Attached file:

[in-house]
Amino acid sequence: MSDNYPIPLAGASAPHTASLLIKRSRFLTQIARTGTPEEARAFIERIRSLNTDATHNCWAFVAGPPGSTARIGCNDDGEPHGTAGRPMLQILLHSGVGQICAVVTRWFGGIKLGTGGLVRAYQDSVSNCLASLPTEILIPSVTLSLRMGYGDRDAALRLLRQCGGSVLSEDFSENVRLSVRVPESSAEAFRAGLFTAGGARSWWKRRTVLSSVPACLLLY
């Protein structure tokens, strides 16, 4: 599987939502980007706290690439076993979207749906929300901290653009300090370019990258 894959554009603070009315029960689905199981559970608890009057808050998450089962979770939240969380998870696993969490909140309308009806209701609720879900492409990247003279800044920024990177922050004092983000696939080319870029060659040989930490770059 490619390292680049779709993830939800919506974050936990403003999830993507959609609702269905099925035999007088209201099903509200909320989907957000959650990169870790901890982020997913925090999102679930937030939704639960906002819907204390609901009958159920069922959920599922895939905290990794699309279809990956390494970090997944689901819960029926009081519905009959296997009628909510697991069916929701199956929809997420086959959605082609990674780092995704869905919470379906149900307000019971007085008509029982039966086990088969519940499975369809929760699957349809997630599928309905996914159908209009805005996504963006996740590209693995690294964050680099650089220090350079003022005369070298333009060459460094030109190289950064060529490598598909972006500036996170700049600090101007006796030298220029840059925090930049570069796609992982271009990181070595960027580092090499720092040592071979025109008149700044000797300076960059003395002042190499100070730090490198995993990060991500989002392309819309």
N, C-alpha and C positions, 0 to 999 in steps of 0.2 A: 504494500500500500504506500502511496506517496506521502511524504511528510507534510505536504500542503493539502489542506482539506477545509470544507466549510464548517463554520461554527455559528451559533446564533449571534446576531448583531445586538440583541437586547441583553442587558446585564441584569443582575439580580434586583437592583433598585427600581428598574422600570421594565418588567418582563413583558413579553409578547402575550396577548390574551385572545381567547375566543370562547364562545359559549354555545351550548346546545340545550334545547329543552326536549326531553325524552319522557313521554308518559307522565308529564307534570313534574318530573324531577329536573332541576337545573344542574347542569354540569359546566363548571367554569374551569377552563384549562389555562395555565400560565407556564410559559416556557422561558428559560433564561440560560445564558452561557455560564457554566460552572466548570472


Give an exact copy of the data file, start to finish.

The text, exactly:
[in-house]
Amino acid sequence: MSDNYPIPLAGASAPHTASLLIKRSRFLTQIARTGTPEEARAFIERIRSLNTDATHNCWAFVAGPPGSTARIGCNDDGEPHGTAGRPMLQILLHSGVGQICAVVTRWFGGIKLGTGGLVRAYQDSVSNCLASLPTEILIPSVTLSLRMGYGDRDAALRLLRQCGGSVLSEDFSENVRLSVRVPESSAEAFRAGLFTAGGARSWWKRRTVLSSVPACLLLY
């Protein structure tokens, strides 16, 4: 599987939502980007706290690439076993979207749906929300901290653009300090370019990258 894959554009603070009315029960689905199981559970608890009057808050998450089962979770939240969380998870696993969490909140309308009806209701609720879900492409990247003279800044920024990177922050004092983000696939080319870029060659040989930490770059 490619390292680049779709993830939800919506974050936990403003999830993507959609609702269905099925035999007088209201099903509200909320989907957000959650990169870790901890982020997913925090999102679930937030939704639960906002819907204390609901009958159920069922959920599922895939905290990794699309279809990956390494970090997944689901819960029926009081519905009959296997009628909510697991069916929701199956929809997420086959959605082609990674780092995704869905919470379906149900307000019971007085008509029982039966086990088969519940499975369809929760699957349809997630599928309905996914159908209009805005996504963006996740590209693995690294964050680099650089220090350079003022005369070298333009060459460094030109190289950064060529490598598909972006500036996170700049600090101007006796030298220029840059925090930049570069796609992982271009990181070595960027580092090499720092040592071979025109008149700044000797300076960059003395002042190499100070730090490198995993990060991500989002392309819309």
N, C-alpha and C positions, 0 to 999 in steps of 0.2 A: 504494500500500500504506500502511496506517496506521502511524504511528510507534510505536504500542503493539502489542506482539506477545509470544507466549510464548517463554520461554527455559528451559533446564533449571534446576531448583531445586538440583541437586547441583553442587558446585564441584569443582575439580580434586583437592583433598585427600581428598574422600570421594565418588567418582563413583558413579553409578547402575550396577548390574551385572545381567547375566543370562547364562545359559549354555545351550548346546545340545550334545547329543552326536549326531553325524552319522557313521554308518559307522565308529564307534570313534574318530573324531577329536573332541576337545573344542574347542569354540569359546566363548571367554569374551569377552563384549562389555562395555565400560565407556564410559559416556557422561558428559560433564561440560560445564558452561557455560564457554566460552572466548570472